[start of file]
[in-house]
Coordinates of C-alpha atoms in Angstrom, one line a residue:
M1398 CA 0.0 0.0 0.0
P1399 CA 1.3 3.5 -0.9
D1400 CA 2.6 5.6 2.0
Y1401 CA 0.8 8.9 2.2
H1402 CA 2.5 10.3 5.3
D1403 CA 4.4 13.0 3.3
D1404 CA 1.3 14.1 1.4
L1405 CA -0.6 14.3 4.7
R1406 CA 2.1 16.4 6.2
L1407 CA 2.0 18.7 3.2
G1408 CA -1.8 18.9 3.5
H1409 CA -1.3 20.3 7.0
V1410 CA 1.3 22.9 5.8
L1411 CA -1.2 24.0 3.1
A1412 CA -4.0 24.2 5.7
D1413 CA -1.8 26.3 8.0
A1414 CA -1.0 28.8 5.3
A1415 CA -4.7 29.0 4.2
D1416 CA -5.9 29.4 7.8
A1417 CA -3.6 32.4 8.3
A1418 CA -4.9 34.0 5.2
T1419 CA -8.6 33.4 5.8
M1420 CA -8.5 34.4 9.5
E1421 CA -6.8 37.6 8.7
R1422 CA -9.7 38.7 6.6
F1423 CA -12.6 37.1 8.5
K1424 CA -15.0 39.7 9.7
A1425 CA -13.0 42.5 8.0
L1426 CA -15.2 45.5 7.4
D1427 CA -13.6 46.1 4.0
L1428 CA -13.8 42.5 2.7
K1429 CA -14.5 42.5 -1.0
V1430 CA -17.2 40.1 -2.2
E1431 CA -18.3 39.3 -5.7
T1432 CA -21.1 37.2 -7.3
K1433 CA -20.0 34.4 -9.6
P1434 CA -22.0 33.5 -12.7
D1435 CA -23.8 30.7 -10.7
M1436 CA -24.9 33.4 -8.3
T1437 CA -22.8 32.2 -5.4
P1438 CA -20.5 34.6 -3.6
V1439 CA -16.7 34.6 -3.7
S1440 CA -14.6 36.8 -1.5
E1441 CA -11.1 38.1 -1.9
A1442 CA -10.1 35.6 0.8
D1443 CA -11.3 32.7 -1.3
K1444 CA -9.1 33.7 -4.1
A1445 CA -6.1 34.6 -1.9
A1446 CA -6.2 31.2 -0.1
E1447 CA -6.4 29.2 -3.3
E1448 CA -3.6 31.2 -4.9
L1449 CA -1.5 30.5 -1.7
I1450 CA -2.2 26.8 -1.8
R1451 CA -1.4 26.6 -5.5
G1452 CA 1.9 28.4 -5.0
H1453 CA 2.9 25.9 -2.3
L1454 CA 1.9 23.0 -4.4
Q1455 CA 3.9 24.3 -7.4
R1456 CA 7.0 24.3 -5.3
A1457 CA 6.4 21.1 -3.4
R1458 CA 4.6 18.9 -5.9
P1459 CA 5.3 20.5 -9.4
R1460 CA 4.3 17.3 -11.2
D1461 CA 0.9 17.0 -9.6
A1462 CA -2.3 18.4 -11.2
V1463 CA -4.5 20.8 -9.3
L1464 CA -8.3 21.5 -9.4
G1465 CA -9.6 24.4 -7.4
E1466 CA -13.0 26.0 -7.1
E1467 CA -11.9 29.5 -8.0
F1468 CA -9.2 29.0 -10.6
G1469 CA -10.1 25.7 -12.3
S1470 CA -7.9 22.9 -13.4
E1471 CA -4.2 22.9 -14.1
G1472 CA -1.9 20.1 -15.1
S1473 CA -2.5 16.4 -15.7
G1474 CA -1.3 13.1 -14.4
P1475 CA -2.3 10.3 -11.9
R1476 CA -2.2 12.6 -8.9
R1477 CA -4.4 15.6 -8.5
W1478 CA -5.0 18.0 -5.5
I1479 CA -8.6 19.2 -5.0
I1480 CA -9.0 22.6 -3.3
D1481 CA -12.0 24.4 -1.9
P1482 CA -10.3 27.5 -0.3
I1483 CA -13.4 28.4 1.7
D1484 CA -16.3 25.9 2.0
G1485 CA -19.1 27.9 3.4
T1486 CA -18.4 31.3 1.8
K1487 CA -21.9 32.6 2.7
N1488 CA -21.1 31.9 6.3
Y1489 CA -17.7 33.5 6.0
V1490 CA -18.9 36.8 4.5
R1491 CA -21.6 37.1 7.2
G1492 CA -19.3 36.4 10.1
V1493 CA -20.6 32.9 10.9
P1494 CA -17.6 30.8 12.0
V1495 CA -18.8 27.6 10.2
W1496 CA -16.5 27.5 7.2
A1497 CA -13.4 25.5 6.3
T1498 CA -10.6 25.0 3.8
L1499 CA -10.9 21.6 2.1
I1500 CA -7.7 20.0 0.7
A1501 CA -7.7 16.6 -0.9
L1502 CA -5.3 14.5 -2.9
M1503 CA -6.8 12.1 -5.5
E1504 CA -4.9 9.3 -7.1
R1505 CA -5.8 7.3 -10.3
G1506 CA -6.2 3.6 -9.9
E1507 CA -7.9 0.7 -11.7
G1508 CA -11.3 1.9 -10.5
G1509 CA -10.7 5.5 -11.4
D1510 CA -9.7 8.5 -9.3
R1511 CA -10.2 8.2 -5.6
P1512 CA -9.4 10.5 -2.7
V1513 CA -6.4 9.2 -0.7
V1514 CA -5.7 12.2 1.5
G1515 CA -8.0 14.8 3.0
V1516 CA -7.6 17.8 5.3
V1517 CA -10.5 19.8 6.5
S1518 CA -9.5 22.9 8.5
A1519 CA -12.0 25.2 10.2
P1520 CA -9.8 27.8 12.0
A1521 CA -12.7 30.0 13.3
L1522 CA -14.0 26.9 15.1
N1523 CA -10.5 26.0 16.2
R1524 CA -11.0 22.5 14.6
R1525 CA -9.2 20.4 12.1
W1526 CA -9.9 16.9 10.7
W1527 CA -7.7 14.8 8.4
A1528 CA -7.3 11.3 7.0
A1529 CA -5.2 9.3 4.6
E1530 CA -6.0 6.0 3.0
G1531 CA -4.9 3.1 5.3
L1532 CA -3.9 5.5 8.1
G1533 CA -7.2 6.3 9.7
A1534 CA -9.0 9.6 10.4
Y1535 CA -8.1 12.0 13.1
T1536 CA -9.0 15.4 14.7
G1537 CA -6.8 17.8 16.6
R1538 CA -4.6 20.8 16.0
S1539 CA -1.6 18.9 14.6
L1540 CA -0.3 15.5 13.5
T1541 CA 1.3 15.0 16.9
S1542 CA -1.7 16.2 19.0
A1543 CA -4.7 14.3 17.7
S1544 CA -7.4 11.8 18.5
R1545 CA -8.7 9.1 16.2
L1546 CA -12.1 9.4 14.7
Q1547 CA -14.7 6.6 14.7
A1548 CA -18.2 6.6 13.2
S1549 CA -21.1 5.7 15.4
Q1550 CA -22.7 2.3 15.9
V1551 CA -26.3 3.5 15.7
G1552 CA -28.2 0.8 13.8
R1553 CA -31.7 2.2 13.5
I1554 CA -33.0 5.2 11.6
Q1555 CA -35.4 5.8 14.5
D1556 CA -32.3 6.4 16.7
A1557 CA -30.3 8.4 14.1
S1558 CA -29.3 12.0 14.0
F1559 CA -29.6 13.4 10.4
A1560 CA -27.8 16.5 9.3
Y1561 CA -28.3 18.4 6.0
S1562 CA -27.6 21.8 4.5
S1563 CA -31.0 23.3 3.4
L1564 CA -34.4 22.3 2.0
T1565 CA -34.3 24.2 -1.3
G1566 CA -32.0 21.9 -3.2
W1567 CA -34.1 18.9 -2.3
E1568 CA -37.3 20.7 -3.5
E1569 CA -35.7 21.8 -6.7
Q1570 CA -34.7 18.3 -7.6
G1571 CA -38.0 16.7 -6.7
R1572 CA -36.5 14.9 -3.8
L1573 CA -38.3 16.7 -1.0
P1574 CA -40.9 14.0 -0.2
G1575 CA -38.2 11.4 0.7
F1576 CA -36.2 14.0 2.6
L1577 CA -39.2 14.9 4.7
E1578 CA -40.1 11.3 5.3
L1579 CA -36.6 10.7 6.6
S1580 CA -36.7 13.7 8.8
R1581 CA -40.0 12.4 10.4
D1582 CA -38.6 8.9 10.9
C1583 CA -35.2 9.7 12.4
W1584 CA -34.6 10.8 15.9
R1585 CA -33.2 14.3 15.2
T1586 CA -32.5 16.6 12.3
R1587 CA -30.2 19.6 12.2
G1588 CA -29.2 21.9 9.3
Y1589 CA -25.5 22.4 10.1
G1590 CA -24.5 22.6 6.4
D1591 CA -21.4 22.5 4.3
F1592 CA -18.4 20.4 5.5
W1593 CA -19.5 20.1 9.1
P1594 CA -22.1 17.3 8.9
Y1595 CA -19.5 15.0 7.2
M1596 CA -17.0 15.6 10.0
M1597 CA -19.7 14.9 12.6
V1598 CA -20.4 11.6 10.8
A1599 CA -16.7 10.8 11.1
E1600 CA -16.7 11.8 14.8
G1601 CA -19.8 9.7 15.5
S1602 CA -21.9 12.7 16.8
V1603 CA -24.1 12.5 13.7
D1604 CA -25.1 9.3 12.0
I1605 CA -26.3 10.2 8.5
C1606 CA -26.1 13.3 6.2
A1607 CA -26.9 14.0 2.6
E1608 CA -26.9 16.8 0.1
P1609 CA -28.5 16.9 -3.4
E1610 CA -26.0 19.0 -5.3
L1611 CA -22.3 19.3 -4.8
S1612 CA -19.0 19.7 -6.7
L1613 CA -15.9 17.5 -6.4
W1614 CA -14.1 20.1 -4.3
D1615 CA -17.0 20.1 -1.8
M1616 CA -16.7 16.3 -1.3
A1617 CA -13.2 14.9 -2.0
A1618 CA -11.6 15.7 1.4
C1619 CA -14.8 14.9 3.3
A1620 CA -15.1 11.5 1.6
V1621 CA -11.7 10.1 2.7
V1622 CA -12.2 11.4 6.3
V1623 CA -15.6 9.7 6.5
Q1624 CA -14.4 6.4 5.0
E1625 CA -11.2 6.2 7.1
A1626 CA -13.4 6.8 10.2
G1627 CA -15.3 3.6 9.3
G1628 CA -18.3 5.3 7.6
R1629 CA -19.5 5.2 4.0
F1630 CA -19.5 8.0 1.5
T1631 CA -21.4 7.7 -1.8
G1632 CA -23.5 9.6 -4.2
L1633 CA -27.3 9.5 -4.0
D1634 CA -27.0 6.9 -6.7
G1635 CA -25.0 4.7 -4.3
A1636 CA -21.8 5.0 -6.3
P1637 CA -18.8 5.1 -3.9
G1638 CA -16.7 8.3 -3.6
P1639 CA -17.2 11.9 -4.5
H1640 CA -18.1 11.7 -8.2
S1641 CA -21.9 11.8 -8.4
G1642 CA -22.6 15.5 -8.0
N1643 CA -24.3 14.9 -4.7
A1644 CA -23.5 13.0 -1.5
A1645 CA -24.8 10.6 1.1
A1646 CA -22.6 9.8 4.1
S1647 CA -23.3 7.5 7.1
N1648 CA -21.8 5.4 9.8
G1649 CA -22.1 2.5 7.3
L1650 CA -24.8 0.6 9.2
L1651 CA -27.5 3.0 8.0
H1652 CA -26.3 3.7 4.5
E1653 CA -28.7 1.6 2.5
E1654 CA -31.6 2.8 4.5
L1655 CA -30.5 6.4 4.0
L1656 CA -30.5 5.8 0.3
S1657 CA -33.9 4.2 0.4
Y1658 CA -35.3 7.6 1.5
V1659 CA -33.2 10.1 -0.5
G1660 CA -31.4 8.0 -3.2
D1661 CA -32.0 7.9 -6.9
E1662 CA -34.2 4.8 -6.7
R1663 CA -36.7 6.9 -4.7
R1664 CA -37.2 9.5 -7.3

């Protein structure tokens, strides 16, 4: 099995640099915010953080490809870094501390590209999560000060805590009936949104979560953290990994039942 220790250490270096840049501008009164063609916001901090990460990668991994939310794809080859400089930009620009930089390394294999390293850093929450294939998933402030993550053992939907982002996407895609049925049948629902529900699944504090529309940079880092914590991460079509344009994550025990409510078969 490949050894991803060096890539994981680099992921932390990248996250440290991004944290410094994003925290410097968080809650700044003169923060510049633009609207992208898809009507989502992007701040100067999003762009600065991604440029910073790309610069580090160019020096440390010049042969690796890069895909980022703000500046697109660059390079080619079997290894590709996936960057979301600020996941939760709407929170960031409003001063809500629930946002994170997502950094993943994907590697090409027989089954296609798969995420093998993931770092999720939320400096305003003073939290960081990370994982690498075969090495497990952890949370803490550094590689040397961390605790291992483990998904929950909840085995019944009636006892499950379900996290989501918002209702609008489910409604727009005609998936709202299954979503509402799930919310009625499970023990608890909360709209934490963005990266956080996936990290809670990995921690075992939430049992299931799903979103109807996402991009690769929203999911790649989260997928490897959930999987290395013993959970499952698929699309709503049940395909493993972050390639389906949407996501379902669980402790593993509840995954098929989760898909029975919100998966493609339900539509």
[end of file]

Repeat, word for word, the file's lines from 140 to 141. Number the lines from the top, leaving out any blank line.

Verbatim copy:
Y1535 CA -8.1 12.0 13.1
T1536 CA -9.0 15.4 14.7